So my computer starts to act up. I had to fix some files. More files
damaged so I shut the thing off with plans to only turn on the thing
one more time to get everything off of the hard drive. I take it to
the local computer place and the guy suggests that maybe the computer
is running hot. So I put the whole thing in the fridge and it worked
fine. Taken out it lasts only about 20 minutes. I still figured it's
the hard drive but it's not. The computer motherboard is failing. As
long as the computer is in the fridge it runs great. What I don't
understand is how files on the hard drive were damaged by the
computer. But lots of files were damaged. It's not a virus most likely
because I ran two updated virus programs and they detect nothing. And
now that I have put the old drive into another machine it works fine.
Nevertheless it will be destroyed after I get all the files I want.
Unless you were doing disk writes to the files the files are likely fine.
The bad thing is the files are comprised of many chunks that are found by
file(s) that point to where at the minimum the beginning of the chunks are.
A computer that is on is doing a lot of file writing.
Are you sure it's the motherboard, or could it be a fan? Fans (even
the PS fan) are easy to replace, and a lot cheaper than motherboards.
As you read and write the data, it could easily be getting corrupted
by a failing CPU, motherboard chipset, or even cables. Either "dying
motherboard" or "dead fan causing motherboard overheating" (or several
other possibilities) could easily give these symptoms.
It doesn't sound like it was the problem... of course, at the cost of
disk drives today, I guess replacing it on a "better to be safe" basis
Well, if the computer crashes while writing to disk, it can make
a mess. If the file directories are in memory, are altered when
you change a file, then are corrupted by bad CPU or memory
operation, and then are written back to disk, you have a royal
mess. I just had this on my kids' computer due to CPU
overheating. It started getting the "blue screen". I got the
vacuum and sucked a huge wad of dust out of the CPU heatsink,
and the problems went away, but I had file corruption in the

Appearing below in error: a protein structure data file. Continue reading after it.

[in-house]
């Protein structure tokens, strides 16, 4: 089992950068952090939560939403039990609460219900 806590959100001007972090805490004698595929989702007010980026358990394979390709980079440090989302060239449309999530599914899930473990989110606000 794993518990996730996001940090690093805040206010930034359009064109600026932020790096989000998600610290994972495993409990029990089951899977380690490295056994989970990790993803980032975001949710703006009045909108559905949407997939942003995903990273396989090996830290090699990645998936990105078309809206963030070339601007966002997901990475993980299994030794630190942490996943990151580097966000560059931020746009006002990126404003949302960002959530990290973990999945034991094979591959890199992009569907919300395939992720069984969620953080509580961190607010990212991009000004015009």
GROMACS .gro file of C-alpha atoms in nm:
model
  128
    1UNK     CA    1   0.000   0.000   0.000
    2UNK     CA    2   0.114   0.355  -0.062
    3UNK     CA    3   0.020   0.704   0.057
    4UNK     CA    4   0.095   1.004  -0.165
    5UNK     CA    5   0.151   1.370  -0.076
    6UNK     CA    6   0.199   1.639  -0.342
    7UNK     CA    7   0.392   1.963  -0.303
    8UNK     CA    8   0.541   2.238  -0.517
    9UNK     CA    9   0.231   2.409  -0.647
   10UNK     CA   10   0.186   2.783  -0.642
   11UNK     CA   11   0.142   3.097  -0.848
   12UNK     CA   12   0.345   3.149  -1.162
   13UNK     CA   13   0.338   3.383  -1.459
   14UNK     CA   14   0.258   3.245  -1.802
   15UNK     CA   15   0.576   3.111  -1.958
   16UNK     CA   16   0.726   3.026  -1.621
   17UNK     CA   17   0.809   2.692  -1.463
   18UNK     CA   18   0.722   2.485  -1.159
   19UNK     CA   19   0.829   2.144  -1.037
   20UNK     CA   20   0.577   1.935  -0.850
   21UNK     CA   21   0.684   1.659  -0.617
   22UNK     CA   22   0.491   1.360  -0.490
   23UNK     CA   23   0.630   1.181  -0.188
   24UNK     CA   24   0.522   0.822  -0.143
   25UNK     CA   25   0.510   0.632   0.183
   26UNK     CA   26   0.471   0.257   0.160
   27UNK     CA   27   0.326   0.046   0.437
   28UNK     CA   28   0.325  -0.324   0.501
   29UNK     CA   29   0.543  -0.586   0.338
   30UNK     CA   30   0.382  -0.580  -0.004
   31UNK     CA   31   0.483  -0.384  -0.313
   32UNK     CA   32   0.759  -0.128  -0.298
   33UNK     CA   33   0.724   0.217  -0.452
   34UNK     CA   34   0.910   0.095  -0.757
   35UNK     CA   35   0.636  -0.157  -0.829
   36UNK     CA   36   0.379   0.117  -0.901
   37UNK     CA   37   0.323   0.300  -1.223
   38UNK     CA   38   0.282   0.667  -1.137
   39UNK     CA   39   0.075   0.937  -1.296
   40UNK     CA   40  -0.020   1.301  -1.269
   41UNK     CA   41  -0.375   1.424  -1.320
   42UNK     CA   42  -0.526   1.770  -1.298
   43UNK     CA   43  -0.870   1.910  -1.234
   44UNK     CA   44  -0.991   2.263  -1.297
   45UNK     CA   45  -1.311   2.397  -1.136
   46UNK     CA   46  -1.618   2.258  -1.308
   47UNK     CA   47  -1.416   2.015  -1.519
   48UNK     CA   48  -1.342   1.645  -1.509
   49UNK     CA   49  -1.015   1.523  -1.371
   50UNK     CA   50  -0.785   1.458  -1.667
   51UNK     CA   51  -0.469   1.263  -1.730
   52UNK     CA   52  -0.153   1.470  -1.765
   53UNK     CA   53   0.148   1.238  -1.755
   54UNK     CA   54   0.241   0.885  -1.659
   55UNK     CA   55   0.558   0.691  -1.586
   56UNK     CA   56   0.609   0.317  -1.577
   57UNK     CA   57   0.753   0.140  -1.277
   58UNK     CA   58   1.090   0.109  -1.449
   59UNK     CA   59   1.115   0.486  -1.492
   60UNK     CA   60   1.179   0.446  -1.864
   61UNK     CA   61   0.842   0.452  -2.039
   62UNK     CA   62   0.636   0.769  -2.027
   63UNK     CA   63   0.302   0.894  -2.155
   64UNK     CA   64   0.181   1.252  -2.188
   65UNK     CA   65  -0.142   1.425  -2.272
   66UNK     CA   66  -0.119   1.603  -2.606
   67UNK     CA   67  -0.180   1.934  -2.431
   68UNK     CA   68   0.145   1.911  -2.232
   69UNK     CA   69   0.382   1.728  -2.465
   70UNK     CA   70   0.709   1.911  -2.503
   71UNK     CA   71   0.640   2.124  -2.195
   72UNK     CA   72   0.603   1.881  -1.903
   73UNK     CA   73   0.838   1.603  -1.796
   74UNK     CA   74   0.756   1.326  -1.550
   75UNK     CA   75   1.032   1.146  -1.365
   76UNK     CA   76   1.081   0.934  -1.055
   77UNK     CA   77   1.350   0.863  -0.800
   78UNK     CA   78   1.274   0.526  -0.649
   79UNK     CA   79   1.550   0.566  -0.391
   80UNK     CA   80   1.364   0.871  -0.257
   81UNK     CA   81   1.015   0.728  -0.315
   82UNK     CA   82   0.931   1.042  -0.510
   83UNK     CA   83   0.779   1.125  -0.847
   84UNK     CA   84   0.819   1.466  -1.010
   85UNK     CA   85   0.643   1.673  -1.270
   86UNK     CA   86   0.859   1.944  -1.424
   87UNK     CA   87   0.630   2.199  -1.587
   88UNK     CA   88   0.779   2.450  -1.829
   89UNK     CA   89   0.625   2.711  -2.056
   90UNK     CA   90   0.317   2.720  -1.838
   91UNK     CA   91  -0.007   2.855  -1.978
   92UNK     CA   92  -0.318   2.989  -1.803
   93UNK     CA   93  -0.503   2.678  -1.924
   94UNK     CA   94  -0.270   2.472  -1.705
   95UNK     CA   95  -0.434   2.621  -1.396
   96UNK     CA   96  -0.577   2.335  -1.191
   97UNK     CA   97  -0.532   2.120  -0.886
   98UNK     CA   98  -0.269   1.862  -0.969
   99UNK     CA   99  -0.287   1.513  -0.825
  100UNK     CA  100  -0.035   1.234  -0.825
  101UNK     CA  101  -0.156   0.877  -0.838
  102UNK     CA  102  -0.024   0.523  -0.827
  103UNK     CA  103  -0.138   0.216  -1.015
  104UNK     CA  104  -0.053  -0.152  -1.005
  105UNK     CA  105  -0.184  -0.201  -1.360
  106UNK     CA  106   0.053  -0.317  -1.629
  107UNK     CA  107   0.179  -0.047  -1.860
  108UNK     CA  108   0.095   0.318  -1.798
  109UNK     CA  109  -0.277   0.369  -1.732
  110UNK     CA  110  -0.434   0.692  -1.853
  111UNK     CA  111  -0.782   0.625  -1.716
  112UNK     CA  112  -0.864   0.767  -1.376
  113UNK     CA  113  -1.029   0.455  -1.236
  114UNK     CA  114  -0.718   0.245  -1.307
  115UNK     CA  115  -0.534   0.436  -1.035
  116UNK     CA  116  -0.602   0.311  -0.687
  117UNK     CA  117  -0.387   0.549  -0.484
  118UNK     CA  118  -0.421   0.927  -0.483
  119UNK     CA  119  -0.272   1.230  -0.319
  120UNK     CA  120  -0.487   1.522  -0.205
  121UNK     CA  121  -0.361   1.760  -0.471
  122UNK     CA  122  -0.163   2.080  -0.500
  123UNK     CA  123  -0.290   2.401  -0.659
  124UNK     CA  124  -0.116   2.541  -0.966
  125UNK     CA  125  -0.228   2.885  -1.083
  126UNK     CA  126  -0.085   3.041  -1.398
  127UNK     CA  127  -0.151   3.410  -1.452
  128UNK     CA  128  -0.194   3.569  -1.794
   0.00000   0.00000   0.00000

registry. I tried to fix it, but the recovery stuff wouldn't do
it. I finally copied all the user files off, erased the disk
and reloaded Windows, and put the user files back. So, there
was nothing wrong with the hardware, just it was overheating.
There is so much woodoo going on in a PC that almost anything can cause
Many motherboard failures are related to CPUs overheating, commonly due to
dust build-up in the heatsink fins and the fan blades themselves (stalling
the CPU fan, particularly those small fans).
I've seen paper stickers on the bottom of CPUs turn tan/brown in color, from
clogged-failed CPU heatsink fans.
My new machine has 3 each, (80mm) 3" fans.. 1 in the PSU, 1 on the case and
1 on the CPU heatsink. I've seen CPU fan/heatsink combos in stores that
utilize the 3" fans now, instead of the troublesome small ones (about
1-1/2"). The better grades of fans have 2 ball bearing assemblies in them.
Many motherboards have protective circuits under the physical location of
the CPU to detect overheating, which should shut the machine down. Some PC
manufacturers actually produce machines with that feature disabled.
The temp sensing circuits on the motherboards and in PSUs are supposed to
make the fans run faster as temps rise, and/or slow the CPU clock down to
reduce heat generation.
The (separate) power supply/PSU may also have temp sensing circuits, but
I'm not aware of any heat sensing circuits within the voltage regulation
circuitry area located on the motherboards, although they may exist, and
this is the second or third area that can create significant heat. This was
the area that the bad electrolytic caps were located in. I suspect that most
of those caps have been used up or destroyed since that was quite a few
years ago, that those were used.
When you look at one of those boards, it's very obvious since the tops of
'em are domed outward.
My previous W98 machine had a front panel that was easily modified for a
filter, and I added a 3" case fan to push/draw in filtered air into the
case. No silly-assed HEPA paper, just 2 layers of spun poly and a charcoal
layer, scissor cut from a big universal (20x25") furnace filter (actually
left-over from cutting 12x14" filters for room air cleaner).
When I've had that case open for changes, there was no significant dust
residue anywhere (despite a nasty operating environment) that would create
problems. The filter gets furry, not the heat-generating/dissipating
I utilize the case fan pushing filtered air into the case, which keeps the
media drives clean (as opposed to exaust fans sucking room air in thru the
I've seen pics of liquid-cooled CPU heatsinks, machined (milled) from blocks
of copper, for use by CPU overclockers that pump ice water thru the blocks.
Other experimenters have used peltier coolers for CPU heat.
Regardless of the problem, the solution is the same.
Divide problem into 2 possible sources:
Rest of computer
How much is your data worth?
At today's computer costs, it worth your while to borrow/ rent / buy a
similar era box that is a known good quantity.
Add the drive as a slave to the existing good drive in the "new" computer.